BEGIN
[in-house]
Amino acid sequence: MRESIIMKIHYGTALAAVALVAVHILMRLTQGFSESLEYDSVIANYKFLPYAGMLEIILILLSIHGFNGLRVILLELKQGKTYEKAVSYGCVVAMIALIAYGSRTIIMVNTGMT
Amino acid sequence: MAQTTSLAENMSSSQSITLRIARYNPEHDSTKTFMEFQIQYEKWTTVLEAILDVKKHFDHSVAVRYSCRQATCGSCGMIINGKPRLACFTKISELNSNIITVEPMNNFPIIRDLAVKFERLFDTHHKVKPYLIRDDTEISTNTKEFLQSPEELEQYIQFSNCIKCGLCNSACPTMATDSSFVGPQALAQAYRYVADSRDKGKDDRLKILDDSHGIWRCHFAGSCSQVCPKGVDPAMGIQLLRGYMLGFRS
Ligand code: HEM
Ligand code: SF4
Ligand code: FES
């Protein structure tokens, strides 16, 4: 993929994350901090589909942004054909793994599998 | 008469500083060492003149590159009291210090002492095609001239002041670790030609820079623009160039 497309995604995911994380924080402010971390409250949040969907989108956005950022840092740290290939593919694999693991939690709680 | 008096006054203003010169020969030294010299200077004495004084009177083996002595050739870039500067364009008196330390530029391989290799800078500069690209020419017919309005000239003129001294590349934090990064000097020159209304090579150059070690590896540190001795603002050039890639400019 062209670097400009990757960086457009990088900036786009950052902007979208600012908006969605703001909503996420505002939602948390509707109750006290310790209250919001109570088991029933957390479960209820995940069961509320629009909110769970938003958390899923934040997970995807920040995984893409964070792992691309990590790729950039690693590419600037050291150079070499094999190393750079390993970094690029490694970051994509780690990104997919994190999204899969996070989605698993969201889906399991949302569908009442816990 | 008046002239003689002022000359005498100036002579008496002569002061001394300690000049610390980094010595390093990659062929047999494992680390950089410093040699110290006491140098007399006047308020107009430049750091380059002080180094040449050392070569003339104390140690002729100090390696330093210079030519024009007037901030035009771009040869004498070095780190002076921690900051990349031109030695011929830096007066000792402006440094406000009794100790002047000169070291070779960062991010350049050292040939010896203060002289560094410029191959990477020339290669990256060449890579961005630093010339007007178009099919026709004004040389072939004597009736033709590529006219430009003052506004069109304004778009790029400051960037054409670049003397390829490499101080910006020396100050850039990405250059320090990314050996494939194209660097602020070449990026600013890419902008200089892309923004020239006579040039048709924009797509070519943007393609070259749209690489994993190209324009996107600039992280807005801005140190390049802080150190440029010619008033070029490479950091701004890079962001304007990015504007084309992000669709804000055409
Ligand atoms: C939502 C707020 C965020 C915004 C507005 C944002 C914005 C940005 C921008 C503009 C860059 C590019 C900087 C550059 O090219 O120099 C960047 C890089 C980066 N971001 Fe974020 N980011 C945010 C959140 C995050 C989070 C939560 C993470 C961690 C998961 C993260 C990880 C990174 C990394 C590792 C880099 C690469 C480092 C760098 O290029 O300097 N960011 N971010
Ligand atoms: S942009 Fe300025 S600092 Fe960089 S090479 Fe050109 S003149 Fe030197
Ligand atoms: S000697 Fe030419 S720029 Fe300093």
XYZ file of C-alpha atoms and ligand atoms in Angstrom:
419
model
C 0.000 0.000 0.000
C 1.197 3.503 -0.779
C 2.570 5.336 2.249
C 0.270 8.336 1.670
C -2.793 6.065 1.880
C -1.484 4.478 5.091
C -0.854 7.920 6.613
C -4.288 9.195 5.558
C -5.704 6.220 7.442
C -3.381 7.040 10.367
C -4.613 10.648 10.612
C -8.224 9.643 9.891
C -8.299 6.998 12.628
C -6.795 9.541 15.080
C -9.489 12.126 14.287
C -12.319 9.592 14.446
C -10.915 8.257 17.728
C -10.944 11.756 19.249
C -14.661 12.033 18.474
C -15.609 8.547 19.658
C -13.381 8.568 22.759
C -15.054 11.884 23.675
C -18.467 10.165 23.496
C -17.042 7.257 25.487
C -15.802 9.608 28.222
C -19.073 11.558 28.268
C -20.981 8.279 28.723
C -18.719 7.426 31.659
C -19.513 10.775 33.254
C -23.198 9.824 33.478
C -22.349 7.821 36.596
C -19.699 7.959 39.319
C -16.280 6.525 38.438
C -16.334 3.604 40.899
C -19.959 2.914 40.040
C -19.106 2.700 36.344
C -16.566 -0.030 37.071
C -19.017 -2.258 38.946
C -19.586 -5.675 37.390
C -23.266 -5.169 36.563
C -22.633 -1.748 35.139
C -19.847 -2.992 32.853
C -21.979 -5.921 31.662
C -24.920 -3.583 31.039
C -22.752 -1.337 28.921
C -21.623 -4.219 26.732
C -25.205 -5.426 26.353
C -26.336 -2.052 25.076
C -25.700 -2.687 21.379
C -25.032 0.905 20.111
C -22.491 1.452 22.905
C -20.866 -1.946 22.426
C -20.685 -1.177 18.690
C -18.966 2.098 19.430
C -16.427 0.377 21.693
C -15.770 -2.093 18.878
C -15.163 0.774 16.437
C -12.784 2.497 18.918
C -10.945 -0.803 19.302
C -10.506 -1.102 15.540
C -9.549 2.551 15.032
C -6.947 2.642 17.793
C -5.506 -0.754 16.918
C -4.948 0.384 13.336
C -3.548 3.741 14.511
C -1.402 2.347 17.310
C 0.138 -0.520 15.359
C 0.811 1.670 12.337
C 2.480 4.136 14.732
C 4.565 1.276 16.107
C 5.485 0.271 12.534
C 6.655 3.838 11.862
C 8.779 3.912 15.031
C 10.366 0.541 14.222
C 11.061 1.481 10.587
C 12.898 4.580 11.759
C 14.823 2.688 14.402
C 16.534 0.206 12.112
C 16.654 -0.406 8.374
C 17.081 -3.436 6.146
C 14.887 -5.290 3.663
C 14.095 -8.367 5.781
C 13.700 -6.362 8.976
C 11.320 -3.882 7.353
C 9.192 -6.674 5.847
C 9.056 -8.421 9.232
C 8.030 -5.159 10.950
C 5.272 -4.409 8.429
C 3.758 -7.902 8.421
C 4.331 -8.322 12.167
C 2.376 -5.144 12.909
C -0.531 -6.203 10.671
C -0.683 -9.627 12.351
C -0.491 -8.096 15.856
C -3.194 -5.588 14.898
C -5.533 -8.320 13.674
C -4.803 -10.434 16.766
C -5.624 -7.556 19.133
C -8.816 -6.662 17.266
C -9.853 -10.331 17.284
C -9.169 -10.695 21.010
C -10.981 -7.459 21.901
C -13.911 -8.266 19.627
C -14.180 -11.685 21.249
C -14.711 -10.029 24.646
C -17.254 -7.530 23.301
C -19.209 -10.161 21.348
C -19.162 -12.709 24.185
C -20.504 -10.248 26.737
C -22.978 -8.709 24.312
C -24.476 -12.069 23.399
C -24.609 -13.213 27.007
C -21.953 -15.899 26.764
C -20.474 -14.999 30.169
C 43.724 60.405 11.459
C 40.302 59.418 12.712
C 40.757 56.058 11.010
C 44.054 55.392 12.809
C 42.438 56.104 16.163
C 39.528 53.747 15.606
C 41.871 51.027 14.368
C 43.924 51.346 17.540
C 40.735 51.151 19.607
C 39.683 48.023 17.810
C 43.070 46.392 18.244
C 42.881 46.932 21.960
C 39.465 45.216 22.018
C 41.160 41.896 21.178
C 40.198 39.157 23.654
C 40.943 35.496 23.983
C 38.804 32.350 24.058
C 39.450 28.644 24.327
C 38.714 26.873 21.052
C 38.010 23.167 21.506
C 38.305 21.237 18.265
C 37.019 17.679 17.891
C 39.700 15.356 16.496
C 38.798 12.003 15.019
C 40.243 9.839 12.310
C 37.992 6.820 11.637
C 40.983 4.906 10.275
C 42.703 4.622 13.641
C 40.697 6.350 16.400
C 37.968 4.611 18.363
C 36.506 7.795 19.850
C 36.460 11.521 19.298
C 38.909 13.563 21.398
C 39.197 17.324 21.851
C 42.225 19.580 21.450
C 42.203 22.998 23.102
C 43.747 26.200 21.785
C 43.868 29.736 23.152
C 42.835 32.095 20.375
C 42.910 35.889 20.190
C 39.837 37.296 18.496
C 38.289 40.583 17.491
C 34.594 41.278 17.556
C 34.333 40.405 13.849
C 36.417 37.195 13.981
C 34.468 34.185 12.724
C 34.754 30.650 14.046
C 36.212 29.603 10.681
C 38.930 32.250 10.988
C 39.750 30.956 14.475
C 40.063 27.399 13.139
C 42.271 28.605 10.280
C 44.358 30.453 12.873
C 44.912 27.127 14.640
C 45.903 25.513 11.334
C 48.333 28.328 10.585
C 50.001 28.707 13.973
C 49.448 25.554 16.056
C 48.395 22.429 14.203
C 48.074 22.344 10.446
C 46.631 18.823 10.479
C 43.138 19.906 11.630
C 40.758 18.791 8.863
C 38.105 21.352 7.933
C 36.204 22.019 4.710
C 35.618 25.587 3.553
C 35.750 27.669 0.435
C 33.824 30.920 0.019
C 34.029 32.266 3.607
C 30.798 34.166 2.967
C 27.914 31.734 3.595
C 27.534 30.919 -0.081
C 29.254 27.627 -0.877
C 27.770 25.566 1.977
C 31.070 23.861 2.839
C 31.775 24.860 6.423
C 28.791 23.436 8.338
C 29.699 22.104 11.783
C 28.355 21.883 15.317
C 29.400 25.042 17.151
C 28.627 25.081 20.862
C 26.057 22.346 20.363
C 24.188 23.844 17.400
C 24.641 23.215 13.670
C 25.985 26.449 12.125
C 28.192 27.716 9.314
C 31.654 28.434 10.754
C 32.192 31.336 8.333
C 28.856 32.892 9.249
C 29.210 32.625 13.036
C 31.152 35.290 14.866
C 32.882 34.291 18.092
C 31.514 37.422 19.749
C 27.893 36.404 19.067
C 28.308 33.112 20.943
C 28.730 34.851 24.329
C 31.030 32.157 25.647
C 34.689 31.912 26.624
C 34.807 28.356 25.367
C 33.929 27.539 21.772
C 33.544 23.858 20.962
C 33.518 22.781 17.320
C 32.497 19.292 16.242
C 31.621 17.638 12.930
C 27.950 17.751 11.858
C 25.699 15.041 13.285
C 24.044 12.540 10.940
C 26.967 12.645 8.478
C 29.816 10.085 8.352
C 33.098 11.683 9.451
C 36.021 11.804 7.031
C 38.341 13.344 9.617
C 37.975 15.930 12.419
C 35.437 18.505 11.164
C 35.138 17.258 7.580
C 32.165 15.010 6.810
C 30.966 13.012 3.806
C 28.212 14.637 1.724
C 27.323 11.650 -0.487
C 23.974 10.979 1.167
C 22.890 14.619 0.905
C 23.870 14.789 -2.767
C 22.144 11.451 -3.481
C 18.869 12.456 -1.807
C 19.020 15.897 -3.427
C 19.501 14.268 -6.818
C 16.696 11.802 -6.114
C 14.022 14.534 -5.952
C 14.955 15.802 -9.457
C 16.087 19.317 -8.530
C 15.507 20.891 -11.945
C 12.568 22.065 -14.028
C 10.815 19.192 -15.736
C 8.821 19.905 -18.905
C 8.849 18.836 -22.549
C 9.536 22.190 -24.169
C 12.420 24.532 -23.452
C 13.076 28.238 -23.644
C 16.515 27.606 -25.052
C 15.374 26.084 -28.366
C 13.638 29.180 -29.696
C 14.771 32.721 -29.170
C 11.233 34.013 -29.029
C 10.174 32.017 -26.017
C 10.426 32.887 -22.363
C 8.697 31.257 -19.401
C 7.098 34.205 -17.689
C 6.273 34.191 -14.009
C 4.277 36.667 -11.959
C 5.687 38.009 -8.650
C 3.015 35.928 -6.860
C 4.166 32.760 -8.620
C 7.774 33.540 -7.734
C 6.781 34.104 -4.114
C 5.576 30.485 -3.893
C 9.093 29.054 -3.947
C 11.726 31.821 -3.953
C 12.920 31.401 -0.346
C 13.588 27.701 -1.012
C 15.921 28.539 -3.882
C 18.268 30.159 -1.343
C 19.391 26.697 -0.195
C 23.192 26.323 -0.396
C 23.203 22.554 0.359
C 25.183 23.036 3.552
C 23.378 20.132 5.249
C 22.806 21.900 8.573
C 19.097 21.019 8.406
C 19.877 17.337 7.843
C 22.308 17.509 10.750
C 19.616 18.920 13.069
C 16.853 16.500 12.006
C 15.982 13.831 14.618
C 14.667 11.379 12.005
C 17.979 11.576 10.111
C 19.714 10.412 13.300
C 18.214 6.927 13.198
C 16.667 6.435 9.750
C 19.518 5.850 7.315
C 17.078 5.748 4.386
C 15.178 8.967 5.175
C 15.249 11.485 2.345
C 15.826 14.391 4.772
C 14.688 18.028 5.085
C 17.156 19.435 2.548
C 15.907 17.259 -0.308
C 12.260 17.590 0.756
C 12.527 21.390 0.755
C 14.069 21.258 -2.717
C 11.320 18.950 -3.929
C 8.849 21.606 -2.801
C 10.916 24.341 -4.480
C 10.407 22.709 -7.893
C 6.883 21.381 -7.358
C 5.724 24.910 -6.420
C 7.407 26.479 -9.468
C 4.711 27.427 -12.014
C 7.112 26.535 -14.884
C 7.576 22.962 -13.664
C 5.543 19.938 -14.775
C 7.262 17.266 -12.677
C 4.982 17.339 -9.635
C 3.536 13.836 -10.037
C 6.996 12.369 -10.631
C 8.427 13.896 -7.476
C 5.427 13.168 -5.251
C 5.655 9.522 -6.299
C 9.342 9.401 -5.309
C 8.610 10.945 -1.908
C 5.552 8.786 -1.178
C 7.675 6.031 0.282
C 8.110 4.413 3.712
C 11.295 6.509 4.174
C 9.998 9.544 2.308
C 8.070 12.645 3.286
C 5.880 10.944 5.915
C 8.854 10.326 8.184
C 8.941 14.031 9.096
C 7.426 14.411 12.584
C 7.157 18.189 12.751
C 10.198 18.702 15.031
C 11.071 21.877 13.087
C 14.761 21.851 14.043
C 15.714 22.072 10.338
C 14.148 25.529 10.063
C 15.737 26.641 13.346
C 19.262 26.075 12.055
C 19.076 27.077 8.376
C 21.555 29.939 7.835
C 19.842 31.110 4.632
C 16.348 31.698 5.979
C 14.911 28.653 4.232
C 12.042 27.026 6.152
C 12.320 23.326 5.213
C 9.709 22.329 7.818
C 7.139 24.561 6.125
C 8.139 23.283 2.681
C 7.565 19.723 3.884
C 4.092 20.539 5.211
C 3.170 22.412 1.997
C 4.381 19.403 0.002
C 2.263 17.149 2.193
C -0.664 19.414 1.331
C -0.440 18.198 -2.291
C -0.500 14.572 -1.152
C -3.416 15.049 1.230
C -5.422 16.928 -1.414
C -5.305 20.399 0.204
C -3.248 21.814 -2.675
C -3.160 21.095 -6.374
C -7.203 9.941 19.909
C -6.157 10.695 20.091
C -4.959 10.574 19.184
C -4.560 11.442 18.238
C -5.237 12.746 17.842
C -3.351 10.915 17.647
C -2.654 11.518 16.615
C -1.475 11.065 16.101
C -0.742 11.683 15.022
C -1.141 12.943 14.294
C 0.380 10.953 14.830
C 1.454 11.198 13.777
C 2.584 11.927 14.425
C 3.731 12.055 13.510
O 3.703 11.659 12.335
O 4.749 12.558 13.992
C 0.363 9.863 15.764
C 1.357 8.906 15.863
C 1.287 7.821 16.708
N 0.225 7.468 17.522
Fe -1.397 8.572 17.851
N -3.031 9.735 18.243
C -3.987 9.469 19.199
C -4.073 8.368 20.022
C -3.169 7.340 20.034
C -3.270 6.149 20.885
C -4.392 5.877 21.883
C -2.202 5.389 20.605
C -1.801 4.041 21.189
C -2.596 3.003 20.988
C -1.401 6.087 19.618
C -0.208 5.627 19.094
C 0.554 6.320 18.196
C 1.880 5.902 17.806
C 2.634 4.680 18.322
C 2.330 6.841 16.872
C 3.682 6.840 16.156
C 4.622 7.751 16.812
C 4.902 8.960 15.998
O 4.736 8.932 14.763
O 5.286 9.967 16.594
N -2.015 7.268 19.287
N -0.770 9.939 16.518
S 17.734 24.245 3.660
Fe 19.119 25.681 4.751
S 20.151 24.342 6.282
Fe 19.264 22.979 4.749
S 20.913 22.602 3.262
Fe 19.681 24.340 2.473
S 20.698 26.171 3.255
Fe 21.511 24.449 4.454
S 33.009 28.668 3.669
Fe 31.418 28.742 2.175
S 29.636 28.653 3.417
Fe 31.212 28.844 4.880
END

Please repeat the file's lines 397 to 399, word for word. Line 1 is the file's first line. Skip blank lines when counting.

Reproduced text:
N 0.225 7.468 17.522
Fe -1.397 8.572 17.851
N -3.031 9.735 18.243